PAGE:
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- Missouri House votes to allow concealed weapons without permits (04/28/16)8
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- Statement: Man says cops’ good work drove him to grow his own marijuana (05/01/16)1
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Ameren to host open house on new local transmission lines
Construction of a new Ameren Missouri transmission line between its Lutesville substation and the Cape Girardeau area will be the topic of an open house Thursday.
The exact route for the estimated 14- to 17-mile line is yet to be determined, but property owners along the proposed routes, who Ameren needs to secure easements from, were invited to attend an open house from 4 to 7 p.m. Thursday at Notre Dame Regional High School.
An Ameren spokesman declined to answer questions about the project, stating that media would be briefed on the transmission line proposal Thursday before the public meeting.
According to its website, the new 345-kilovolt line is expected to cost $55 million to $75 million and will be paid for by Ameren customers through the fuel adjustment clause, regulated by the Missouri Public Service Commission.
Last week Ameren asked the commission for a $27.7 million increase in its fuel adjustment charge to cover its rising fuel and purchased power costs. The utility typically files for a fuel adjustment every four months, according to the commission. This fee adjustment is small, compared to a $376 million rate case Ameren filed with the commission in February. The commission is holding hearings during the next several weeks around the state to get public input on this rate case. It is expected to make a decision early next year. This is Ameren's fifth rate increase request in six years.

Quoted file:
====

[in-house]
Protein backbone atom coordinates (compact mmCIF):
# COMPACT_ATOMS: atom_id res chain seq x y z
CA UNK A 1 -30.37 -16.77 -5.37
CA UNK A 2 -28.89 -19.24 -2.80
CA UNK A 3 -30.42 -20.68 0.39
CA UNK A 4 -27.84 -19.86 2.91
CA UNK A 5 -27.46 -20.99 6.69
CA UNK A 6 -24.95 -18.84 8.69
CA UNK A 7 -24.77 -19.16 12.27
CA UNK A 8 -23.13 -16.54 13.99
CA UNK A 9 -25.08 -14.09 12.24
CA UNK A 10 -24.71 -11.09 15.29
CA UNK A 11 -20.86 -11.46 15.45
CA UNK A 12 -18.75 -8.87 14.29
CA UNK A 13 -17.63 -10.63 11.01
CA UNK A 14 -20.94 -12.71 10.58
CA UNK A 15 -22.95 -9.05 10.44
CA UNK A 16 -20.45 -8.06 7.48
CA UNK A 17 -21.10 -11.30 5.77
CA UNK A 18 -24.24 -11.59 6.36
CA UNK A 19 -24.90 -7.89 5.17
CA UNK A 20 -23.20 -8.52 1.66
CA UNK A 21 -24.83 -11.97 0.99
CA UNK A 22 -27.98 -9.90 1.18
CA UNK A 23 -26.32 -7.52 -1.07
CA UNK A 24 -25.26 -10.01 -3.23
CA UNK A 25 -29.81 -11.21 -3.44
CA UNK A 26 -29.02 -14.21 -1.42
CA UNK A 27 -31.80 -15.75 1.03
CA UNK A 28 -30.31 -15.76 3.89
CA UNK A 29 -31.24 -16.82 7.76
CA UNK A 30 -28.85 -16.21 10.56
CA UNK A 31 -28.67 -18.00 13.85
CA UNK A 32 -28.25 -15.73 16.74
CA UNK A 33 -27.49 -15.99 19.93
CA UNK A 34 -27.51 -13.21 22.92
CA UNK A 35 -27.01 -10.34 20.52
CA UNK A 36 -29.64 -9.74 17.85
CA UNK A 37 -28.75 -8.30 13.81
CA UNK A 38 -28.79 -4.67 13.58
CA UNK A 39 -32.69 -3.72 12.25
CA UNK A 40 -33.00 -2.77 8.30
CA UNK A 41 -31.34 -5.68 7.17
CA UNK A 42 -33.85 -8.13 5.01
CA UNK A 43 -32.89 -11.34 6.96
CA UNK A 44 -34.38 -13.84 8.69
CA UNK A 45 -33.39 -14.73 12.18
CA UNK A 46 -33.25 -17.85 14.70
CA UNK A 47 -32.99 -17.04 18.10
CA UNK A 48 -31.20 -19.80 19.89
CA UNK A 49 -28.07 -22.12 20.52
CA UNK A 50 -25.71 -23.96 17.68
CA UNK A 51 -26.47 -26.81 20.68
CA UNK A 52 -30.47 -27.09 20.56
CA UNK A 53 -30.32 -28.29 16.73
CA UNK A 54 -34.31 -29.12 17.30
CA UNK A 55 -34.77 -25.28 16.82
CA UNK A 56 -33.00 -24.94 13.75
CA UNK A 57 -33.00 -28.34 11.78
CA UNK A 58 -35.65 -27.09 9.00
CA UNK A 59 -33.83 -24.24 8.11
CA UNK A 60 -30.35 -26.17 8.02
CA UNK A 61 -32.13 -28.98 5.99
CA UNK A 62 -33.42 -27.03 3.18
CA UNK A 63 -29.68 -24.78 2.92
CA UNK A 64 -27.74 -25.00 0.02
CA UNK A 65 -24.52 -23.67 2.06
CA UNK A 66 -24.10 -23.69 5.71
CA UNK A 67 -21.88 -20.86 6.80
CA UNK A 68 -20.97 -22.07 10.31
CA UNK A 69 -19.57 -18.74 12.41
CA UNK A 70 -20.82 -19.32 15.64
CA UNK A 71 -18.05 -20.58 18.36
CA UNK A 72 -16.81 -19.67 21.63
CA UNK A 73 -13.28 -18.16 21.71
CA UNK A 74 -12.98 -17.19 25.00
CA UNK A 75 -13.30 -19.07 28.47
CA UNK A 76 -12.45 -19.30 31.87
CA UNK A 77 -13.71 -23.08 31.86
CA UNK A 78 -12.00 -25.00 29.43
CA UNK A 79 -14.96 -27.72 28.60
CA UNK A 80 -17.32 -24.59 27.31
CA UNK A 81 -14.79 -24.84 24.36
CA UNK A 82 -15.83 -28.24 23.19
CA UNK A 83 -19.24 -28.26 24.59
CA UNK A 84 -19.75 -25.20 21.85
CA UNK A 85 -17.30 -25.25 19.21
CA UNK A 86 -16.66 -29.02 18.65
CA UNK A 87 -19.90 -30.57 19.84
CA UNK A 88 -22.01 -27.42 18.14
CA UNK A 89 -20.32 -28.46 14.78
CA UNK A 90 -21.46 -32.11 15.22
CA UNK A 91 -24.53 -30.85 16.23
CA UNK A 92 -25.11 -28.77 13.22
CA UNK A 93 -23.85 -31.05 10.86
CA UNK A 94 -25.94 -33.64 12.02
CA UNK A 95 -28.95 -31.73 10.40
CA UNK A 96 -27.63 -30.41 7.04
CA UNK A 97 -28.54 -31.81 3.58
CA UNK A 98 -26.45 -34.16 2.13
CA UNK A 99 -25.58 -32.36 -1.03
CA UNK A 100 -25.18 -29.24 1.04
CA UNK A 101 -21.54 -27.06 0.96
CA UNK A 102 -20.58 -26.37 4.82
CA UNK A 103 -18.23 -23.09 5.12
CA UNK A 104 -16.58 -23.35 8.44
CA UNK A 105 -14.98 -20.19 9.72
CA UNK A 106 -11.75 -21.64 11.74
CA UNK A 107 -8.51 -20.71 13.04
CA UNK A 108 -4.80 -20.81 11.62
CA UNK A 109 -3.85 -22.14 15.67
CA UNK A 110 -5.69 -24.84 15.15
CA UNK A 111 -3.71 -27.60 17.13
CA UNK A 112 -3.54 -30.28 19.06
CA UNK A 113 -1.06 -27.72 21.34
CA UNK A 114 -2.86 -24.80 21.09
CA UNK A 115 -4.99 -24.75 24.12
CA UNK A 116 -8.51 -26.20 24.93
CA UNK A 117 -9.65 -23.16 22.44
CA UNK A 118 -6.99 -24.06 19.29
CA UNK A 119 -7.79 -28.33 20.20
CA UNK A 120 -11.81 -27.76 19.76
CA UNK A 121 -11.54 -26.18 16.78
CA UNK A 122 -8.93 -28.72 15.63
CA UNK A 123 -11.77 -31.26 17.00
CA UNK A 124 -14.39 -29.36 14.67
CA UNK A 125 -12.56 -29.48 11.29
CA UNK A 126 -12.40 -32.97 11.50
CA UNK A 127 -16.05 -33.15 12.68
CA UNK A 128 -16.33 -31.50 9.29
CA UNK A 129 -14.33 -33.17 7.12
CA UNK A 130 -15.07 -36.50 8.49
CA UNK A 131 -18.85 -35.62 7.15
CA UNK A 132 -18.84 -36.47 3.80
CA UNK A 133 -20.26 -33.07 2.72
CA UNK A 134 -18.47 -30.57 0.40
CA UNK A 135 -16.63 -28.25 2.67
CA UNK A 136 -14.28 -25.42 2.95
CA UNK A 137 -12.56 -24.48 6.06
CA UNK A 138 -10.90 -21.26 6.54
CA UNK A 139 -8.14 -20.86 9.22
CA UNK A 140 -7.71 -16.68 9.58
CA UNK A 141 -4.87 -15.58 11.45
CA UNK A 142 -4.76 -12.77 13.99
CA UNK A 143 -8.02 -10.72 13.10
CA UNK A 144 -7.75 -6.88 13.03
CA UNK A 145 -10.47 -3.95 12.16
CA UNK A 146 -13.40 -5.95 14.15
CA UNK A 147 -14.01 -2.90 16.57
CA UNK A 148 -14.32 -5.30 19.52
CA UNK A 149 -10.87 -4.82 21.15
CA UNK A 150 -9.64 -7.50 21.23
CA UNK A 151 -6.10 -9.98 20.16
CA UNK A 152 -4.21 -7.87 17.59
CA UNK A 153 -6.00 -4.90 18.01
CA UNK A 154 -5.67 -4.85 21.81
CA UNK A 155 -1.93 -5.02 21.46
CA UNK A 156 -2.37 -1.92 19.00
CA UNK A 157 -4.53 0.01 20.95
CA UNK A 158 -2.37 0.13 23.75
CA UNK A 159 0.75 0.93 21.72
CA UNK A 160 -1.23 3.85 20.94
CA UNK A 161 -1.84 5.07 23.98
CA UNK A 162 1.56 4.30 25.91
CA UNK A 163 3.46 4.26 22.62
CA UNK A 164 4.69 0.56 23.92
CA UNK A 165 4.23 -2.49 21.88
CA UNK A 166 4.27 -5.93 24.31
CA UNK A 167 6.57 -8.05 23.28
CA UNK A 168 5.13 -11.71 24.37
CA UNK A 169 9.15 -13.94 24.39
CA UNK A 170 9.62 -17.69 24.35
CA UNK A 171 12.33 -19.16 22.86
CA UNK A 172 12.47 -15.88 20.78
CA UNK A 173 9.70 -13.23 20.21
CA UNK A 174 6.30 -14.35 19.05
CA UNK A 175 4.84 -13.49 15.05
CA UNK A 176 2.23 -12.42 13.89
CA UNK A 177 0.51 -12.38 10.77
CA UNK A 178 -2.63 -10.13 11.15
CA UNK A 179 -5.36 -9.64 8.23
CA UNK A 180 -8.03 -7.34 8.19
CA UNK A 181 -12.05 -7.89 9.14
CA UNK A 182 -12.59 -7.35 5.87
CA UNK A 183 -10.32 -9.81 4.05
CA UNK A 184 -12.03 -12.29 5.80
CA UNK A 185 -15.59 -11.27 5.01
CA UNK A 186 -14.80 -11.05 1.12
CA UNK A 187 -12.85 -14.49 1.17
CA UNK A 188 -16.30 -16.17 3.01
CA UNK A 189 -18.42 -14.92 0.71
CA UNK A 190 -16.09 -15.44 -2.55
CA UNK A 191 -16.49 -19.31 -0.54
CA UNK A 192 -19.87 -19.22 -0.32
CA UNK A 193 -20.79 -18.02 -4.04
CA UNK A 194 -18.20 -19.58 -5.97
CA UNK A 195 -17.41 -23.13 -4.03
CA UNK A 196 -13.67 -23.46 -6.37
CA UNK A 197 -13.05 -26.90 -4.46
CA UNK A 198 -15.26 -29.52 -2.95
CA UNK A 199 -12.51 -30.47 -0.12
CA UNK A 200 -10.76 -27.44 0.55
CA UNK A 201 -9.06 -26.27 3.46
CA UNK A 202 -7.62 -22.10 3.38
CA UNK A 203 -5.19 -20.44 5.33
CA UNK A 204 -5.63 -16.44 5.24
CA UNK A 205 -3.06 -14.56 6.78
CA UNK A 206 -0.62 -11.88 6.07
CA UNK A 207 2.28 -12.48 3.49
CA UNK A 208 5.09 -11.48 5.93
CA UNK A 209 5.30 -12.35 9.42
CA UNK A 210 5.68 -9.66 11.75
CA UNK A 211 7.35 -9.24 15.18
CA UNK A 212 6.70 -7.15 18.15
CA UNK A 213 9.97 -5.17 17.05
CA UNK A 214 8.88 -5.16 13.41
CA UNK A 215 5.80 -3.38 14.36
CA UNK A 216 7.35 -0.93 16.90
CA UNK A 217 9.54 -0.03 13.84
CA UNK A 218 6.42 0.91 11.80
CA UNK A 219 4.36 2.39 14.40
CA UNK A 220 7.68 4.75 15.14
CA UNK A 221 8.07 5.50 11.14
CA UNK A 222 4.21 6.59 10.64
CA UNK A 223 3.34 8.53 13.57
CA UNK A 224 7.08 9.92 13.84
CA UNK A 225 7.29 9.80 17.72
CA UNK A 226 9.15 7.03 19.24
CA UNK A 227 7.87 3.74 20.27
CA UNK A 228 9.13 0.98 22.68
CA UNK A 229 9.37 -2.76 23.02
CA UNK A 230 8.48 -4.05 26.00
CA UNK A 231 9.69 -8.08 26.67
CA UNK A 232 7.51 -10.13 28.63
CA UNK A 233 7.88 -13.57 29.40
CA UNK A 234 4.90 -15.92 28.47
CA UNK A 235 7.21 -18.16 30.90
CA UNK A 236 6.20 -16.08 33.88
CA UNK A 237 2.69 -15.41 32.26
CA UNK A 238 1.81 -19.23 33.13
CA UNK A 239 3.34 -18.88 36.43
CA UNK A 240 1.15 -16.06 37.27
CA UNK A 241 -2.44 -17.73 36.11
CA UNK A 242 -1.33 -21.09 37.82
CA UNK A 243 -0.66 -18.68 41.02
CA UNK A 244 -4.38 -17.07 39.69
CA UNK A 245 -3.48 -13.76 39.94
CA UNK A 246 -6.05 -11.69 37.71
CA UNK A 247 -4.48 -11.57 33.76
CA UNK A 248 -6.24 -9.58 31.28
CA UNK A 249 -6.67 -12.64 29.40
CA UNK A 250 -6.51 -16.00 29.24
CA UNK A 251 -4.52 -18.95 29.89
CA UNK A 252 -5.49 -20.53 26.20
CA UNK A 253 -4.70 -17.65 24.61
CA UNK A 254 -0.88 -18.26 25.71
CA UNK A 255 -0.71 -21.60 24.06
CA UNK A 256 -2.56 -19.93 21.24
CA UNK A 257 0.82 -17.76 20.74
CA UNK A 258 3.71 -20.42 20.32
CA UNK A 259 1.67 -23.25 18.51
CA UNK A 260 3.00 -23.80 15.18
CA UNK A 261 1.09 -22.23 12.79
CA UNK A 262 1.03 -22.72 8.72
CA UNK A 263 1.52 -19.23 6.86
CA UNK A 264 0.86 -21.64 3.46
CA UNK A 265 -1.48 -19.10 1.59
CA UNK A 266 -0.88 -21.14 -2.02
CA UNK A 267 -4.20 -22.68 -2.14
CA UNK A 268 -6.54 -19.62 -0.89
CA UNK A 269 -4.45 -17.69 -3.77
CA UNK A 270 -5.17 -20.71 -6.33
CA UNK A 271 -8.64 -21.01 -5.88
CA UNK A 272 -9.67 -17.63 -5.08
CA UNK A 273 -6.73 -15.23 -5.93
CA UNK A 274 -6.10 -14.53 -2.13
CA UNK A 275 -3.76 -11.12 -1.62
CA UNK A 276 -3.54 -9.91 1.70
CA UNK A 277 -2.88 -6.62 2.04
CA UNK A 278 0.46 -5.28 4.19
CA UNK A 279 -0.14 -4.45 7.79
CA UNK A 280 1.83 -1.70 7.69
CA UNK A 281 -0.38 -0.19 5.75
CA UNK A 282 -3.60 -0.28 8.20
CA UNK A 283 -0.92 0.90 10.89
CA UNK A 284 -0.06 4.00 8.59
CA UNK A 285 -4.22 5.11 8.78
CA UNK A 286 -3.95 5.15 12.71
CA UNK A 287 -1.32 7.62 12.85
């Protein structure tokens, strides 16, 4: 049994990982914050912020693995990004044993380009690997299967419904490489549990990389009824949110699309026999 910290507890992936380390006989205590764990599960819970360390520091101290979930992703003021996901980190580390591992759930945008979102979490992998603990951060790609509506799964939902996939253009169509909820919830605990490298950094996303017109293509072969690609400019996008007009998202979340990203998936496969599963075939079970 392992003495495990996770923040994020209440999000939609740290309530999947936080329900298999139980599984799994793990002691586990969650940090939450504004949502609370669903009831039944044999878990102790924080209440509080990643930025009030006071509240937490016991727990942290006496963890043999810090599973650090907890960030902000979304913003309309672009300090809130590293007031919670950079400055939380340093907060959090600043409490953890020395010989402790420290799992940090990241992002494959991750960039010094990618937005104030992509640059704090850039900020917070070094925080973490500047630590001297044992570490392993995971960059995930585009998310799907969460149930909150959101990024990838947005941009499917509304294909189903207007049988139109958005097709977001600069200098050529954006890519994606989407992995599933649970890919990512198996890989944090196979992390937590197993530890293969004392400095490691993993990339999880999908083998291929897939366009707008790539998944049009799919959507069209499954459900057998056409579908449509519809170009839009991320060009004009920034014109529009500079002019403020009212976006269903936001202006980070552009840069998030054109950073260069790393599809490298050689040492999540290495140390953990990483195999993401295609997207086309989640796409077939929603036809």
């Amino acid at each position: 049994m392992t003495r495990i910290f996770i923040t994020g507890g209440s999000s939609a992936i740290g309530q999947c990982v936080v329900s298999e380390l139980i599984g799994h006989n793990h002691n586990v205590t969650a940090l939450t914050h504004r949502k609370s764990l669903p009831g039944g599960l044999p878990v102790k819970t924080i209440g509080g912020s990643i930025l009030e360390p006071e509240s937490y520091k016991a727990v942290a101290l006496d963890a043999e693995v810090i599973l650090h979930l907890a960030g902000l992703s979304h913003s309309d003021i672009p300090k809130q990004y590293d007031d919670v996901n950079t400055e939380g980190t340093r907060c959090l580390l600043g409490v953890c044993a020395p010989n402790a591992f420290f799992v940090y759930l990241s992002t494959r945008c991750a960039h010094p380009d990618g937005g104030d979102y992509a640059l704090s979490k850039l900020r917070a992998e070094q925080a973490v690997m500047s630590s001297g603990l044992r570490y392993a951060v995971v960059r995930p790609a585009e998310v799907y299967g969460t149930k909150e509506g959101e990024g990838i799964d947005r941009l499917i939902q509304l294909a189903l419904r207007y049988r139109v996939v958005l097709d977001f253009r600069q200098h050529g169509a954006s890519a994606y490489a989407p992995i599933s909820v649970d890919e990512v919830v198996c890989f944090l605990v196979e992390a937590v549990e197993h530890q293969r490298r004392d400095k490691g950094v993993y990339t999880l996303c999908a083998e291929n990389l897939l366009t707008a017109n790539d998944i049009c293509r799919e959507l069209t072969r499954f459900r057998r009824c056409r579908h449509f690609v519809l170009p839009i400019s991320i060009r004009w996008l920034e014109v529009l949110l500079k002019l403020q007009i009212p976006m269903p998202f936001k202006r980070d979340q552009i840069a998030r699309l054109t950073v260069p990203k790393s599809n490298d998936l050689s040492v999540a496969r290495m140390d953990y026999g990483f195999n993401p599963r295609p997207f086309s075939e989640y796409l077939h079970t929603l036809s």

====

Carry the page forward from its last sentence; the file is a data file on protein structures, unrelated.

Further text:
The new lines will improve Ameren's reliability in the Cape Girardeau area, according to its website. "The new line is required to support the Cape Girardeau region in the event that certain transmission outages occur during peak demand conditions that could lead to the loss of service to a significant portion of the Cape Girardeau region in 2016," the Ameren website says.
Ameren has identified several potential routes for the new lines, beginning at its Lutesville substation and ending at a new station to be built off Route K, west of Cape Girardeau.
Gary Farrar, whose property falls in the two southern most route options identified by Ameren for the new transmission line said he plans to attend Thursday's meeting to learn more about the possibility of having to grant Ameren an easement.
"I'm not crazy about it, naturally," he said. "It's kind of vague right now. I want to see what they say at the meeting and go from there."
Ameren will have to apply for a certificate of convenience and necessity from the Missouri Public Service Commission if the transmission lines go outside its service area. With several routes proposed at this point, it isn't clear if that will be necessary, commission spokesman Gregg Ochoa said. Farrar said his property isn't served by Ameren; he is customer a of SEMO Electric.
"There can be situations where even though a customer is served by a co-op, it could be still deemed in the utility's service territory," said Dan Beck, engineering analysis supervisor with the commission.
More information on the project can be found online at LHTransmission.com.
Cape Girardeau, Mo.